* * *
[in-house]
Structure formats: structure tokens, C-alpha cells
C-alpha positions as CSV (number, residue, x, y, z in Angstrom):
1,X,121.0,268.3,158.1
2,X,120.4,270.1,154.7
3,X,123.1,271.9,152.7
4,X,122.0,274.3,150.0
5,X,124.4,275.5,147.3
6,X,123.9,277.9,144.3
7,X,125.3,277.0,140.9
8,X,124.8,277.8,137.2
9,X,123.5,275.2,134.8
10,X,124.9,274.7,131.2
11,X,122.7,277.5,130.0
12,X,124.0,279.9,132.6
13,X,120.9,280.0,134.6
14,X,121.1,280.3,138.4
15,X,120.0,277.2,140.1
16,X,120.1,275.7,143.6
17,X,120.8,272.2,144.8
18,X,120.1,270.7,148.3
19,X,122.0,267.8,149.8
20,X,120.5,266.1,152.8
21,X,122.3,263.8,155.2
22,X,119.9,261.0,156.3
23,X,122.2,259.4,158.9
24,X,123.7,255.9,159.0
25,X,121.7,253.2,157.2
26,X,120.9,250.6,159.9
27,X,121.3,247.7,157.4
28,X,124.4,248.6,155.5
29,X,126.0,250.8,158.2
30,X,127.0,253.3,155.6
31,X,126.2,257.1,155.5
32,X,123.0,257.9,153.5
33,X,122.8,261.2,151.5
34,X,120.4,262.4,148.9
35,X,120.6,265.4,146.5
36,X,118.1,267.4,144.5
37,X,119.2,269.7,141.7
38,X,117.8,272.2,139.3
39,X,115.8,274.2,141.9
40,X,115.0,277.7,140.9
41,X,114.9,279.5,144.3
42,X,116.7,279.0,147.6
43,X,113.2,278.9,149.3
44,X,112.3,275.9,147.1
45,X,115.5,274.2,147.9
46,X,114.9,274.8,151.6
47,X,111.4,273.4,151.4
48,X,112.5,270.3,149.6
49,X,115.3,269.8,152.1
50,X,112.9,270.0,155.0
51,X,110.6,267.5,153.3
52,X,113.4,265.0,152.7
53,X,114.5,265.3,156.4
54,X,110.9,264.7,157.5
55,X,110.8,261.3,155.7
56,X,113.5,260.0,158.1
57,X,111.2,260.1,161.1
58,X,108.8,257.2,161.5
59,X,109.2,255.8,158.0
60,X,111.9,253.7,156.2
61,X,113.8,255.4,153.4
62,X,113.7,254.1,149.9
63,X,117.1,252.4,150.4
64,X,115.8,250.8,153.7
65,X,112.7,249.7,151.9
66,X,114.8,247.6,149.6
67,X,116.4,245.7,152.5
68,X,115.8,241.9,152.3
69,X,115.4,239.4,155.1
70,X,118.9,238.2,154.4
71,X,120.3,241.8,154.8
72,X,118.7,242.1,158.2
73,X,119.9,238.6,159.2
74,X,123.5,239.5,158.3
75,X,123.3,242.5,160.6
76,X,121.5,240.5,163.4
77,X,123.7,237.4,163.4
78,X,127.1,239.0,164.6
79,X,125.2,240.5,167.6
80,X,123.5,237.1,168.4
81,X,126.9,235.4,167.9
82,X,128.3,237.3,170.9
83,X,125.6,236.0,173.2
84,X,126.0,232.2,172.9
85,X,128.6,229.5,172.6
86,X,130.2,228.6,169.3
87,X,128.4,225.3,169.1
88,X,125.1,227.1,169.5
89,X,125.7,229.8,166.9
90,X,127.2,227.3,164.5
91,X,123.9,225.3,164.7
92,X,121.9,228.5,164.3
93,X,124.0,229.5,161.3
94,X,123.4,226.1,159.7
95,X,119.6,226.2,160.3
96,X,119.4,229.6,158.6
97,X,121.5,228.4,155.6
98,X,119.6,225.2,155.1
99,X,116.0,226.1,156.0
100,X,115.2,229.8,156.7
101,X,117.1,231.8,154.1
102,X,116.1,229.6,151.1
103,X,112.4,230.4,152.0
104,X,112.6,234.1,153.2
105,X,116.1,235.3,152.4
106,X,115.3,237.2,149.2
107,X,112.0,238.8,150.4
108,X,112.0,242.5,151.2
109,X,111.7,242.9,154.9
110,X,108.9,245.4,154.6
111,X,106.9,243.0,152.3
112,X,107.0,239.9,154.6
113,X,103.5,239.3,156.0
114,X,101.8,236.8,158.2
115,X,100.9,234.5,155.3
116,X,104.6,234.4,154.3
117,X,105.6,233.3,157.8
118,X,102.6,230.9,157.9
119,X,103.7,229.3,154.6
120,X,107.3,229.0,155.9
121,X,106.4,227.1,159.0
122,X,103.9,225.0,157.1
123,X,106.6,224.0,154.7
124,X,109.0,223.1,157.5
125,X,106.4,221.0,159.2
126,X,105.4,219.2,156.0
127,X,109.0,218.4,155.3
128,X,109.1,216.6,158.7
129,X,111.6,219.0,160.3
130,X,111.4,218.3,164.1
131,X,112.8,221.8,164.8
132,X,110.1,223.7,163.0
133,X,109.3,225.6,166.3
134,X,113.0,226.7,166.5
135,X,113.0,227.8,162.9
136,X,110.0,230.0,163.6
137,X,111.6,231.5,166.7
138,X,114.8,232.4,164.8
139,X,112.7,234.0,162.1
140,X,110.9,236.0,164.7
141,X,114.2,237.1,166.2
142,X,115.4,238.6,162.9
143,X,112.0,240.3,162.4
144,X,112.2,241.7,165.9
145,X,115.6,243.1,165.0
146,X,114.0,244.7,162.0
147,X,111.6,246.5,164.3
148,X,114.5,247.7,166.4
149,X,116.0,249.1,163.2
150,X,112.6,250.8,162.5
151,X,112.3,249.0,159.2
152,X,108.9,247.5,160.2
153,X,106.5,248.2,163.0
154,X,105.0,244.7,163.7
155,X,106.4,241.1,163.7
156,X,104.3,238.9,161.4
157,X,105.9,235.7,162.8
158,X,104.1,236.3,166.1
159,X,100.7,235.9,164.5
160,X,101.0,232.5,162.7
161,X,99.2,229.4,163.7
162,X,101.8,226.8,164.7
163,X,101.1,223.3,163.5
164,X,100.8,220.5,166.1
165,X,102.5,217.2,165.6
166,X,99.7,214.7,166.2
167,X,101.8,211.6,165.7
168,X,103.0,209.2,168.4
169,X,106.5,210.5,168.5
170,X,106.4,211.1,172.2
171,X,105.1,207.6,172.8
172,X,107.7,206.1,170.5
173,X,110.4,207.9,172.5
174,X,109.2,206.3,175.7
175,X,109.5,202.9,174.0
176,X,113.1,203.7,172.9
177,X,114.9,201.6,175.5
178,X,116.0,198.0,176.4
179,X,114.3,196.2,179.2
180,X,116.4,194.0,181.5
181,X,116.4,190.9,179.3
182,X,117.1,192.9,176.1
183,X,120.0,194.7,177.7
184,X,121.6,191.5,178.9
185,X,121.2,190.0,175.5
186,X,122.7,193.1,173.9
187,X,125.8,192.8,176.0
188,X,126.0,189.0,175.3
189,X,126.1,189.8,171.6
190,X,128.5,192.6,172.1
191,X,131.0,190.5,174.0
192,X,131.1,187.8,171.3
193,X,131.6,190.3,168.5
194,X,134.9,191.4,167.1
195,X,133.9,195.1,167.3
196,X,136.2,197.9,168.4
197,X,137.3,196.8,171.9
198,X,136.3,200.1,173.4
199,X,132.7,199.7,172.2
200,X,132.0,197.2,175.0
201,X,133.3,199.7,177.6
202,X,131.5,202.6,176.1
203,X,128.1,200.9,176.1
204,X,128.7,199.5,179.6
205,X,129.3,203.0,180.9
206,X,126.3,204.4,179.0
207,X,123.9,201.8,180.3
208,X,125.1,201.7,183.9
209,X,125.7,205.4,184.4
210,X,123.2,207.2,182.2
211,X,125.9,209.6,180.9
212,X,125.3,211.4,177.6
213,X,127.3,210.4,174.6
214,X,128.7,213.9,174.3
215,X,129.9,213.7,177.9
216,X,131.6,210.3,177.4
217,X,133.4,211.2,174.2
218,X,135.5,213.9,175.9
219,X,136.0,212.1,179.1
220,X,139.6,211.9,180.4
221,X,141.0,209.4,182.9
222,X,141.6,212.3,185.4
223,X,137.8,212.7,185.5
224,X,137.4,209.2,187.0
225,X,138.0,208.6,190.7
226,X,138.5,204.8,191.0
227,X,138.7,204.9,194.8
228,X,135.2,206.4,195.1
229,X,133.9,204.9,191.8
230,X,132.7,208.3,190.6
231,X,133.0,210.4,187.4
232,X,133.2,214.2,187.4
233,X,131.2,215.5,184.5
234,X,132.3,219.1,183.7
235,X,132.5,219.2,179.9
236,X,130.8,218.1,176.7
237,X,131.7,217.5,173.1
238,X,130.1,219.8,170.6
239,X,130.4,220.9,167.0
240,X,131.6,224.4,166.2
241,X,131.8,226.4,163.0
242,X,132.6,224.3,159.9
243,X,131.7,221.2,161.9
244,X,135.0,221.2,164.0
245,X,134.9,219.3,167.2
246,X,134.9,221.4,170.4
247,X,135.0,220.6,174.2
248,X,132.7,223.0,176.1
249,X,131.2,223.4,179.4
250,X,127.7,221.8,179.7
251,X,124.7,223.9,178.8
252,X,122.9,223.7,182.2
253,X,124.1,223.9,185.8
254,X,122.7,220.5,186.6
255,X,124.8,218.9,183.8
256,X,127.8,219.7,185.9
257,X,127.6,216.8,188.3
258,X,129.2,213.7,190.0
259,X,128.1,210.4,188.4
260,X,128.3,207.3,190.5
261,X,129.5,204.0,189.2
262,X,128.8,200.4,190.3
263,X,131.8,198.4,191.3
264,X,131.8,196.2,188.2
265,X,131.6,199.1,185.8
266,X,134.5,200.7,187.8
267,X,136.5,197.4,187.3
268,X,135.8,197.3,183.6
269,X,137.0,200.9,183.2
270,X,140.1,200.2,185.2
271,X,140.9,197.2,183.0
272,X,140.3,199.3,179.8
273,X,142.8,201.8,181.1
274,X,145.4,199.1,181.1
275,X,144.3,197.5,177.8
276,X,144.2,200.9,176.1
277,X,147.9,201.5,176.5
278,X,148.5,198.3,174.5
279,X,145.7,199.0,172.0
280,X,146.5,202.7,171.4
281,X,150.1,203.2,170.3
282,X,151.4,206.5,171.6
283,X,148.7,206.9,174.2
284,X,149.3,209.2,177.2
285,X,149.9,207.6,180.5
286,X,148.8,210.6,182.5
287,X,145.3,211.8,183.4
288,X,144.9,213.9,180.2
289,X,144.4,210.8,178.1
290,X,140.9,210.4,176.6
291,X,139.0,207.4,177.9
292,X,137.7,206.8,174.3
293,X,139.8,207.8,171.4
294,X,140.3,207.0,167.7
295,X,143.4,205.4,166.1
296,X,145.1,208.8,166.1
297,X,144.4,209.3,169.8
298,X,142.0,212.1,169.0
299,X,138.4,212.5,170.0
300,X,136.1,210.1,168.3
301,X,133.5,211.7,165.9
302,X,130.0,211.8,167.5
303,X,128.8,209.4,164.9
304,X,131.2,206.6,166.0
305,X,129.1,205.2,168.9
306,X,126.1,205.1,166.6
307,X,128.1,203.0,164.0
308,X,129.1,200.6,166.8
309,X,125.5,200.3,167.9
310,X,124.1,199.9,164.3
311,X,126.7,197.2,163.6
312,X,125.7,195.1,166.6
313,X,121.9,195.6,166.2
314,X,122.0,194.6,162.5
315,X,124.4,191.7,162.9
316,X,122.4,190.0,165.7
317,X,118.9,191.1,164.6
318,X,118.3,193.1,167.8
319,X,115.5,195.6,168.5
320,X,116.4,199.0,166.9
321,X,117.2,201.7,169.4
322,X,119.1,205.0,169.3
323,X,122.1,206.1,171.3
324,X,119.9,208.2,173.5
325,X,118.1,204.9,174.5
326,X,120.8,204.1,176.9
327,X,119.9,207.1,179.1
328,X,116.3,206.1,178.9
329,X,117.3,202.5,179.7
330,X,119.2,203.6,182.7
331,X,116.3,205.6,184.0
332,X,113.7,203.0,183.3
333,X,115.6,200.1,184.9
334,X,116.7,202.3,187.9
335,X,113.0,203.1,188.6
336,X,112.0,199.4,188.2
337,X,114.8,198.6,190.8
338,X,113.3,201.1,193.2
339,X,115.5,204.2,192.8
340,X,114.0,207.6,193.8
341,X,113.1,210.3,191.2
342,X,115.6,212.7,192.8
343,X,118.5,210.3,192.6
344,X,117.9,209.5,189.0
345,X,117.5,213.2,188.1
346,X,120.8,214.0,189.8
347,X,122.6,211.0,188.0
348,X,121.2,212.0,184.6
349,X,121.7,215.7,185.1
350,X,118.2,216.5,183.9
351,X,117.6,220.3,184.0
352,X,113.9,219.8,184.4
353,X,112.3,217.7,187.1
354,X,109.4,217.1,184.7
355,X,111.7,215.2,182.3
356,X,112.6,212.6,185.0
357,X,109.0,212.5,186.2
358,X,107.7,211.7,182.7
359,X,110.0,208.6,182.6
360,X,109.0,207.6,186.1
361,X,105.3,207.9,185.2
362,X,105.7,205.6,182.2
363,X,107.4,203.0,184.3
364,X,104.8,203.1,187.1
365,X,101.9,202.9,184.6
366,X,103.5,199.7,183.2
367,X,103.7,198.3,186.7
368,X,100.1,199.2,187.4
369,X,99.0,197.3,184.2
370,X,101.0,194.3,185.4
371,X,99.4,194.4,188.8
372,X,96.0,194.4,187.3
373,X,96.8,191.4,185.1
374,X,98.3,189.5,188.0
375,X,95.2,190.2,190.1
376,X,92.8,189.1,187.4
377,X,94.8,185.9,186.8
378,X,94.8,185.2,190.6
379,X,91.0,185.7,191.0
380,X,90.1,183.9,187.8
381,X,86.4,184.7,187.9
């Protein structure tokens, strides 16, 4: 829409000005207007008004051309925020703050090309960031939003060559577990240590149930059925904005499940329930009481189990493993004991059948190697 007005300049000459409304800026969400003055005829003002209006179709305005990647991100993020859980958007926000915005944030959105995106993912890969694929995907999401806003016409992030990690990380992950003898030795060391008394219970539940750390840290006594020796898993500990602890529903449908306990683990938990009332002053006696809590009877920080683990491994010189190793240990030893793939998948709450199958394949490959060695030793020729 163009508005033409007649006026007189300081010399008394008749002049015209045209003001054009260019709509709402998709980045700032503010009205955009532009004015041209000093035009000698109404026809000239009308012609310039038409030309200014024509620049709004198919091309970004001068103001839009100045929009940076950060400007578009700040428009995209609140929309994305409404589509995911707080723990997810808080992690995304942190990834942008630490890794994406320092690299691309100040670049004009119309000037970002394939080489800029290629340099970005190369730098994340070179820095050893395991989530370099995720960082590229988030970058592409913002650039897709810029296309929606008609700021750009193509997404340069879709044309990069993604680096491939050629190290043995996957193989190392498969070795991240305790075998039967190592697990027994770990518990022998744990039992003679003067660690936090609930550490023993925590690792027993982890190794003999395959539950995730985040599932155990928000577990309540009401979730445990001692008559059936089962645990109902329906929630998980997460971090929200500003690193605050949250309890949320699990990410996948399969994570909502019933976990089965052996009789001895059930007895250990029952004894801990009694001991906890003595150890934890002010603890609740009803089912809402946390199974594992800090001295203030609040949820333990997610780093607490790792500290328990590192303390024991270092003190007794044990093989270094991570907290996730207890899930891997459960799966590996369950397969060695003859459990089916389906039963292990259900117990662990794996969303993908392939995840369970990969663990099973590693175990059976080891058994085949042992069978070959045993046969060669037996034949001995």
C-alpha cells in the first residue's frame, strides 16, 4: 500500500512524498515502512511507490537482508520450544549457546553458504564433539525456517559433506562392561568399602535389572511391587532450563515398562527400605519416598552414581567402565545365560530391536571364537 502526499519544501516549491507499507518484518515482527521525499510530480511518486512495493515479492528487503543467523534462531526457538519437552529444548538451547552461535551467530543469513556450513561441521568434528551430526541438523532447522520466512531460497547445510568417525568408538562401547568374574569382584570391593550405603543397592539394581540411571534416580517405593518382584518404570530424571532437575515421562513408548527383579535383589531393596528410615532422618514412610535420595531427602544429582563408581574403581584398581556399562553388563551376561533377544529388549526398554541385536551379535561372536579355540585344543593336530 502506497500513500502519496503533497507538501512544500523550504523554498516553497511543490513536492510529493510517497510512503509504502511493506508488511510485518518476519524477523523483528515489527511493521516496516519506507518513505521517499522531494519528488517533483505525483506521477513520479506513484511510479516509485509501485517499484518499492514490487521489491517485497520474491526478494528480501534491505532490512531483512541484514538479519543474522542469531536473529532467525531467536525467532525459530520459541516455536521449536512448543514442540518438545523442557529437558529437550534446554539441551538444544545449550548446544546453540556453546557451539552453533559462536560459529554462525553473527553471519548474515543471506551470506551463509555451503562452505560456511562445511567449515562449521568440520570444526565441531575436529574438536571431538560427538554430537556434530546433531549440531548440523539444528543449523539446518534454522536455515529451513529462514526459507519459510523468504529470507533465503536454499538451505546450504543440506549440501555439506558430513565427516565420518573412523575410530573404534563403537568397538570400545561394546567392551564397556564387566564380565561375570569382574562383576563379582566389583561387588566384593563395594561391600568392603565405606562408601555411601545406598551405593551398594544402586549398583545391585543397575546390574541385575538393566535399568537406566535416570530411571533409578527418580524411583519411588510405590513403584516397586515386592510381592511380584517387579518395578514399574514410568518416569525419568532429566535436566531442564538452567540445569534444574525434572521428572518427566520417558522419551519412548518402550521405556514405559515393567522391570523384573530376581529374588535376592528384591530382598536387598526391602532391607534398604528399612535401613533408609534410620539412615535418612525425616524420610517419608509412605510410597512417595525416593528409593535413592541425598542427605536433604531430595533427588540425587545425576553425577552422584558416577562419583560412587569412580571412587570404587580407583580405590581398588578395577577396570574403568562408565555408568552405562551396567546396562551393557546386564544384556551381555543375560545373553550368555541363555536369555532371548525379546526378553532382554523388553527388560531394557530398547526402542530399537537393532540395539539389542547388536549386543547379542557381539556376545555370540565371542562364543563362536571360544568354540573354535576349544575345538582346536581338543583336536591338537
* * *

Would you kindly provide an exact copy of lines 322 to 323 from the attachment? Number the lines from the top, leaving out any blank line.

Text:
319,X,115.5,195.6,168.5
320,X,116.4,199.0,166.9